• Short Summary


    The statistics are horrifying.

  • Description

    MAKALE: GV People waiting in line for food 0.10
    SUC Woman begs and wails her thanks 0.22
    GV ZOOM INTO SV & SVs People waiting for food seated in foreground; others, with no hope of getting rations that day, standing behind enclosure (3 shots) 0.48
    SV Mother holds emaciated baby to the camera; person sleeping in the open covered with grain sack, with "Gift of the People of the US" written on it (2 shots) 1.10
    SVs Women with their babies; babies being fed as part of high-calorie intensive-feeding programme; International Red Cross nurse Claire Bertschinger with mother and emaciated baby (4 shots) 1.32
    GV Armed guard among crowds GV People waiting for food (2 shots) 1.39
    GV & SVs World Vision worker, Dr Tony Atkins, waling among ailing people; he stops to examine baby (2 shots) 1.49
    GV & SVs Workers put up tent shelters; Sign saying tents wee donated by West German Red Cross (2 shots) 2.02
    SV & CU INTERIOR Father pulls back wrap from dead baby's body 2.13
    GV & SV World Vision aircraft, a Canadian Twin Otter, on tarmac; grain sacks unloaded (2 shots) 2.25
    SVs Body of dead man lying on ground; prayers said by minister; mourners weeping (4 shots) 2.50
    KOREM: SVs Children being weighed and measured by health workers; young baby on scales (4 shots) 3.09
    SVs People gathering water at communal taps; baby on mother's back, drinks from cup; people wait with water containers (3 shots) 3.31
    GV PAN Tens of thousands of people seated or lying on the ground 3.42
    SV Aid workers mark people on forehead then receive clothing (2 shots) 3.54
    GVs Hundreds of children running to aid centre; young boy trying to run as he carries baby (3 shots) 4.09
    SVs Old man talking with very young child; young mother with her baby (2 shots) 4.18 InitialsKO'B/BB Script is copyright Reuters Limited. All rights reserved


    The statistics are horrifying. Six million people may die in the worst drought in Ethiopia in a decade. It has caused the worst crop in 20 years and will arguably be the most severe famine in modern times. And the evidence itself is even more harrowing. The sheer immensity of the Ethiopian drought has captured hearts, minds and more importantly, money, all over the world. Food, cash, clothing and practical aid have been offered to the Ethiopian Government from all over Europe, the United Kingdom, North America and Australasia. International aid agencies have been working around-the-clock to collect supplies and send them to the drought-stricken areas. And pressure is mounting on the international community to provide still more emergency relief to the millions starving in Ethiopia.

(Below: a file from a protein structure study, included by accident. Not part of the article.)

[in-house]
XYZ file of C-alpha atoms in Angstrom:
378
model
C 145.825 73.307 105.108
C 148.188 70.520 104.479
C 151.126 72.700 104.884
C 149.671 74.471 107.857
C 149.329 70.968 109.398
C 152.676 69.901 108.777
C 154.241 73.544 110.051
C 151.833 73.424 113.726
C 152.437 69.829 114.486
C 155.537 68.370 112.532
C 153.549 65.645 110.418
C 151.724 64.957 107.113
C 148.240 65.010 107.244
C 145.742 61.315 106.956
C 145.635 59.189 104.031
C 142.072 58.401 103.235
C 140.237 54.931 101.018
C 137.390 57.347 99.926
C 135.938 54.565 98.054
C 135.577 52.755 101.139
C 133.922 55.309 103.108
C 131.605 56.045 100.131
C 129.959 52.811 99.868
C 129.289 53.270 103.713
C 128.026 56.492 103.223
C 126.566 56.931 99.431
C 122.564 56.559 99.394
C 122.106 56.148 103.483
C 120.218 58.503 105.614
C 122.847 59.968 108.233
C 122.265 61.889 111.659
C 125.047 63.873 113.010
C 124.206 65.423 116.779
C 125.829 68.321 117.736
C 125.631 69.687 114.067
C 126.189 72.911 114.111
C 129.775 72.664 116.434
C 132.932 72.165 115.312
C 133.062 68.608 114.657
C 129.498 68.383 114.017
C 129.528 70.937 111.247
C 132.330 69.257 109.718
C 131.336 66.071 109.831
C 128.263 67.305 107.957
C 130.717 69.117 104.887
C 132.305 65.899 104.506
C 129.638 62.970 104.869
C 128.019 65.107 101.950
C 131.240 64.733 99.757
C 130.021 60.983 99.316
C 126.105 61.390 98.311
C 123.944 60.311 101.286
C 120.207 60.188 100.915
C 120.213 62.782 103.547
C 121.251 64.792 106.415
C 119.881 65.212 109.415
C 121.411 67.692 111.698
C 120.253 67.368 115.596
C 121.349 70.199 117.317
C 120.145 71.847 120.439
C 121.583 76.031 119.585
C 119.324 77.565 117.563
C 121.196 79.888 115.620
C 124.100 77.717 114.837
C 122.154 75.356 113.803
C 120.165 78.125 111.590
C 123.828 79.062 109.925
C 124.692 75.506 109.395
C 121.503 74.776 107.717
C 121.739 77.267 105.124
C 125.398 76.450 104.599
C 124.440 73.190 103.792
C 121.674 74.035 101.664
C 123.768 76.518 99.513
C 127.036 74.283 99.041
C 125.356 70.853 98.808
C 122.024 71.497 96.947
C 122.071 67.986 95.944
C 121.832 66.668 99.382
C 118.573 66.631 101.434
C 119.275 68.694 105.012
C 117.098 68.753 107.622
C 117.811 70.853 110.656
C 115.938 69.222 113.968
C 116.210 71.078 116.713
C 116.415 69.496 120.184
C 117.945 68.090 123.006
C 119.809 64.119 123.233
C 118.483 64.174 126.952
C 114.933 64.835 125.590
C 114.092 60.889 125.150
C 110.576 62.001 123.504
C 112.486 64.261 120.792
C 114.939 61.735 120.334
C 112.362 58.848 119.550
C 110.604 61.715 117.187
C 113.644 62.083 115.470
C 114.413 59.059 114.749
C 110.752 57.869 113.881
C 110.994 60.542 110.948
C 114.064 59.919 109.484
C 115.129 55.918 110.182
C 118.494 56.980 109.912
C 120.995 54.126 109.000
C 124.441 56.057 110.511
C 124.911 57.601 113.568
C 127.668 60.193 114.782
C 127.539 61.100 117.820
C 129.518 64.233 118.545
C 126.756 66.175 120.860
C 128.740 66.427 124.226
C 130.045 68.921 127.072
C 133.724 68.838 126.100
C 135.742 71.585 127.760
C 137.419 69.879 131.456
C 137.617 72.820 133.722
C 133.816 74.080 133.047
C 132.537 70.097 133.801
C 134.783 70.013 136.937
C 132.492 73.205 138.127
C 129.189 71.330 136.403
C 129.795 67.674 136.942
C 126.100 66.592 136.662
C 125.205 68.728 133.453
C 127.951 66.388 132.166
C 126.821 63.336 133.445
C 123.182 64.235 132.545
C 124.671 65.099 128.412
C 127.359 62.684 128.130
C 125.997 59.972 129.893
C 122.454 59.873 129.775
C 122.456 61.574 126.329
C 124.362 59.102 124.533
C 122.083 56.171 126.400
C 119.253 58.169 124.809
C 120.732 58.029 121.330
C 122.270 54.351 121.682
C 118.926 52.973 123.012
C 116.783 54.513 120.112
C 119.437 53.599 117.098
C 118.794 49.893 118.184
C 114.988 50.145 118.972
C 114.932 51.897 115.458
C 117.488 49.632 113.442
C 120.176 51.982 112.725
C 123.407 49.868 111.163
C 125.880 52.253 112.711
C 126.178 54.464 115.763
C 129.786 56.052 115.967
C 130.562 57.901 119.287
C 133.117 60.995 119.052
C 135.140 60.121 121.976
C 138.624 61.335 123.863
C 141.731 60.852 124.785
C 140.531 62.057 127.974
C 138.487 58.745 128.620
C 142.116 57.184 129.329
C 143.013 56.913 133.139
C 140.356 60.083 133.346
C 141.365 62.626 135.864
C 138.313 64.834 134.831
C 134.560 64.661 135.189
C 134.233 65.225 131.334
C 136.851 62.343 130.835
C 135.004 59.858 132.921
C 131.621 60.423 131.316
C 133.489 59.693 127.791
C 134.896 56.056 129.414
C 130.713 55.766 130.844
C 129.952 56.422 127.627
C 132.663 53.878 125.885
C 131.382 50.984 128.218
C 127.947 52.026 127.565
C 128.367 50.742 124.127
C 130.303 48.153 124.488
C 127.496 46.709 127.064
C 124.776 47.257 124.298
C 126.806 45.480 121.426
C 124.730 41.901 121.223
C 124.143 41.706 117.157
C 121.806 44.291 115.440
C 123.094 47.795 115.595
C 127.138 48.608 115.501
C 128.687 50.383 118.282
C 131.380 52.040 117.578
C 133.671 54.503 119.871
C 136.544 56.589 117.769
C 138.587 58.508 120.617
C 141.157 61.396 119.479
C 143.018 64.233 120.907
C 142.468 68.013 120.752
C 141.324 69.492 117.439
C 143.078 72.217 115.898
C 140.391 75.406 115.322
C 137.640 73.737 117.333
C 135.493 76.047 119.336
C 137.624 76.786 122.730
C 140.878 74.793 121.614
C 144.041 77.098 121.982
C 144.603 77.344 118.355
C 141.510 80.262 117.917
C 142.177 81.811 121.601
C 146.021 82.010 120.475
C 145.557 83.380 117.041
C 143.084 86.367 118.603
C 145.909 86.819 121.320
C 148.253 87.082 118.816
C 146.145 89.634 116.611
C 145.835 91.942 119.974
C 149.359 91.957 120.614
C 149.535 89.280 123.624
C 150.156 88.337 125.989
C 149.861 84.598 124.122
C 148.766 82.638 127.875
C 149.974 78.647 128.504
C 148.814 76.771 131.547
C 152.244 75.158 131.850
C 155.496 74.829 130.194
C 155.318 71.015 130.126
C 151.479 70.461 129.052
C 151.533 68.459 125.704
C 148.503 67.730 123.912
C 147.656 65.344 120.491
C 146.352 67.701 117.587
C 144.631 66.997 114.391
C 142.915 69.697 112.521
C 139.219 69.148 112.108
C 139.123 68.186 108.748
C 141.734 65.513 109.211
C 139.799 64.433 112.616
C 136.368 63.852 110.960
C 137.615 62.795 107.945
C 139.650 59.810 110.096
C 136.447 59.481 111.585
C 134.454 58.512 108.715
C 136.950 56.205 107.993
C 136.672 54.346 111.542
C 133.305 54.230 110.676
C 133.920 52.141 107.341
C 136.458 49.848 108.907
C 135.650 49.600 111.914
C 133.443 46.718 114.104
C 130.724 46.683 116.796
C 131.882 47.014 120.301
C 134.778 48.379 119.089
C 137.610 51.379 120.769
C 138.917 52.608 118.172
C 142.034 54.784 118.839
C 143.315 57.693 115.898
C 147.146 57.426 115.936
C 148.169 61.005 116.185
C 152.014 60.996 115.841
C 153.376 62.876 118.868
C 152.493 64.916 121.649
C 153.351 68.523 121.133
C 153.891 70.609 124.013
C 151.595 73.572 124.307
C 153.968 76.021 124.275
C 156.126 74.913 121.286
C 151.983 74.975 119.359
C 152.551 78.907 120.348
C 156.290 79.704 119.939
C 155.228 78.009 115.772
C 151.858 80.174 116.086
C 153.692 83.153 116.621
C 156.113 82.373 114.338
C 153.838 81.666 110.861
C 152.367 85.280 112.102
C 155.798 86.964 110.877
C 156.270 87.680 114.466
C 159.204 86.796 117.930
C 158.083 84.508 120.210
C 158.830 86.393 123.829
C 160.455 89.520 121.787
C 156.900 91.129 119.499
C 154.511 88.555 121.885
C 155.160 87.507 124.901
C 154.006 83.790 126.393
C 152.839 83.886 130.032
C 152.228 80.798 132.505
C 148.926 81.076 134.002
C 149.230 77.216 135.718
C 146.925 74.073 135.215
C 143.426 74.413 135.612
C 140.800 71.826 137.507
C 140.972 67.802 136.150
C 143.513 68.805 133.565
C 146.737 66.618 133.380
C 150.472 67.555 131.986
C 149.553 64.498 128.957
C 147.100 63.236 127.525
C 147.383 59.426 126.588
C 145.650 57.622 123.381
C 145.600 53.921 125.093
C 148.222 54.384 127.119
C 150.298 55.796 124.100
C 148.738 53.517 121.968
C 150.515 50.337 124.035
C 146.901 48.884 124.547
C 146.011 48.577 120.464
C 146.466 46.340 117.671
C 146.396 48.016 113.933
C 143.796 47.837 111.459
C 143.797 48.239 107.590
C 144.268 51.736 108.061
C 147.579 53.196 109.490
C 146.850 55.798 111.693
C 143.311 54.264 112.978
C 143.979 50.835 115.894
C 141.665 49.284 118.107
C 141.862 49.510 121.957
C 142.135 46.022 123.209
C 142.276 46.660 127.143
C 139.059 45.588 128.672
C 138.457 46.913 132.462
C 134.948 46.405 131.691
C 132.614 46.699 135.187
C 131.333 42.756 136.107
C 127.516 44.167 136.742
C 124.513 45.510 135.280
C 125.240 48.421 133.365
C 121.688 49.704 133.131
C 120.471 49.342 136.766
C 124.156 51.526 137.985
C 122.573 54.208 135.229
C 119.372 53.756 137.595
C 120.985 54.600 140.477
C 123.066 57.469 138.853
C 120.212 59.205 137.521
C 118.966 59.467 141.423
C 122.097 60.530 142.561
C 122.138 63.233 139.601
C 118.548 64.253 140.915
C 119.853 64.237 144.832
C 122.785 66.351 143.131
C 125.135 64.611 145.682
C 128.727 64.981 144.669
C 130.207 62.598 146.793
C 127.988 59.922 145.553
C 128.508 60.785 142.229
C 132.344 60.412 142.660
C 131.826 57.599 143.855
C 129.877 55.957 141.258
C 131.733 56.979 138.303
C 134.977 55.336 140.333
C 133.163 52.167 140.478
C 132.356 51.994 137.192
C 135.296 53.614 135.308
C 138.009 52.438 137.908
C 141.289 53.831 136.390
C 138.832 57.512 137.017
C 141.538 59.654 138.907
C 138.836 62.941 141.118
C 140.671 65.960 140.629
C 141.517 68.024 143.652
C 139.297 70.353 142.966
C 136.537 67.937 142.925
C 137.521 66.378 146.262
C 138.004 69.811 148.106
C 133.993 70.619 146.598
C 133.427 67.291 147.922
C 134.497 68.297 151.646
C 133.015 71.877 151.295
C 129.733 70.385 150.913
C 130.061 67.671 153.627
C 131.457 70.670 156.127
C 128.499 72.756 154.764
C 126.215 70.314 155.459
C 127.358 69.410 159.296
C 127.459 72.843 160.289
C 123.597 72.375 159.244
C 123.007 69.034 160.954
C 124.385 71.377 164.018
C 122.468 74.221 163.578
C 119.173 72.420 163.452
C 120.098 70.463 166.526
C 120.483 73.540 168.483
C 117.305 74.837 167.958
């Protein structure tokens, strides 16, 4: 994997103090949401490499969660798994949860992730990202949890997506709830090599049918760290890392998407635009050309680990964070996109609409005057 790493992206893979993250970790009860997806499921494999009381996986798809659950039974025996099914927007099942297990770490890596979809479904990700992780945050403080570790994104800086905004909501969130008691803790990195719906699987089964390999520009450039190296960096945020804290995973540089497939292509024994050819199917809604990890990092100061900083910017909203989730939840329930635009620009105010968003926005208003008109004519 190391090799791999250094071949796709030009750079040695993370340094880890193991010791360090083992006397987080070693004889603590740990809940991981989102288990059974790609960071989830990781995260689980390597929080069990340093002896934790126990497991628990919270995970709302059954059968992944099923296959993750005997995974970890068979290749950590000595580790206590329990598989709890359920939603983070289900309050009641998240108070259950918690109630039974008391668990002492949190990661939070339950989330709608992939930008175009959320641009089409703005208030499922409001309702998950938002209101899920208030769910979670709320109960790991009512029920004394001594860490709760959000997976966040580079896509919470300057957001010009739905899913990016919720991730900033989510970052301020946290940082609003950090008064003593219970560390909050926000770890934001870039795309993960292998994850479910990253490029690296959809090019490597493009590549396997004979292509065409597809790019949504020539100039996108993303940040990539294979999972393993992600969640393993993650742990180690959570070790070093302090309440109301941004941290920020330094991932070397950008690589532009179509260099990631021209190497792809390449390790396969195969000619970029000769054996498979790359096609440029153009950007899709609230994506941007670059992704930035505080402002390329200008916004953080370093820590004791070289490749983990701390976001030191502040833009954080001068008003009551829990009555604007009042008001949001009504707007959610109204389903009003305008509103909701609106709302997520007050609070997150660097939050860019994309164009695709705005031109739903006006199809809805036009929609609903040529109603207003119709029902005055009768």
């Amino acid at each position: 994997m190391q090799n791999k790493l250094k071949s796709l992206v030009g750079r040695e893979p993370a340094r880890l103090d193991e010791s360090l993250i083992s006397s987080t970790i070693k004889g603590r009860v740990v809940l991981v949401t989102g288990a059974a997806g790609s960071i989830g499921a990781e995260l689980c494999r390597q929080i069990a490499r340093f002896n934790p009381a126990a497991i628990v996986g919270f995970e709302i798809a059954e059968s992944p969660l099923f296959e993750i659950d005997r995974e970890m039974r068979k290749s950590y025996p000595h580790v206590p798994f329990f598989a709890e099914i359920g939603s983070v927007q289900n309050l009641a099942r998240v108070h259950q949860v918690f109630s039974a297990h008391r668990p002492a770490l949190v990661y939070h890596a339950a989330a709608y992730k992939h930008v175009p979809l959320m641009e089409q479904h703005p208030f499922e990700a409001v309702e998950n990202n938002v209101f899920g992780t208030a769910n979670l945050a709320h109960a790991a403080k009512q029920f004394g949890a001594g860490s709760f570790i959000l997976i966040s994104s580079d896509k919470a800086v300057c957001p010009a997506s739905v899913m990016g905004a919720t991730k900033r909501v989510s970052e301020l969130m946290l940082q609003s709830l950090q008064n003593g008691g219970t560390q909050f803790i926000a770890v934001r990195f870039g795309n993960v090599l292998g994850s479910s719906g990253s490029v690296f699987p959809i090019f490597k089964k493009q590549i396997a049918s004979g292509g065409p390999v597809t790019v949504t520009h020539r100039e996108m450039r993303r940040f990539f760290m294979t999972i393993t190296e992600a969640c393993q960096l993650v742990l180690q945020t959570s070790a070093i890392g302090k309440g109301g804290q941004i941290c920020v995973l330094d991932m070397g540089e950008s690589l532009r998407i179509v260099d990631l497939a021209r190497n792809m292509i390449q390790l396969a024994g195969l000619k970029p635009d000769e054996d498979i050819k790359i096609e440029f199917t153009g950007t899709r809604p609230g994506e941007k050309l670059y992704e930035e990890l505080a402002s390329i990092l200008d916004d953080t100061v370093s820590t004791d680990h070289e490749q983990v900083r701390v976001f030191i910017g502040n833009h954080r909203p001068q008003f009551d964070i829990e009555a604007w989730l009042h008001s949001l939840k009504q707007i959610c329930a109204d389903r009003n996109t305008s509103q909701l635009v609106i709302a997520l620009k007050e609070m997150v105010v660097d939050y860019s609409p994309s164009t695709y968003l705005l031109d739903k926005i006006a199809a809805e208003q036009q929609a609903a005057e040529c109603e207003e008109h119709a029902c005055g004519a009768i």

Makale relief camp in the northern province of Tigre...85,000 people have abandoned their home, farms and villages to come to Makale looking for food and medical attention. Most of them find neither. There is only enough food for about 35,000 people and medical facilities, run by international aid agencies, are over-taxed.

    As hundreds of people wait for their daily food rations, thousands more will go without. No matter how much food and money now makes its way to the worst-hit areas, it may well be a case of too little, too late. Reports of whisky consignments holding up port facilities caused a furore. The Ethiopian Government said the shipments wee meant to end black marketeering.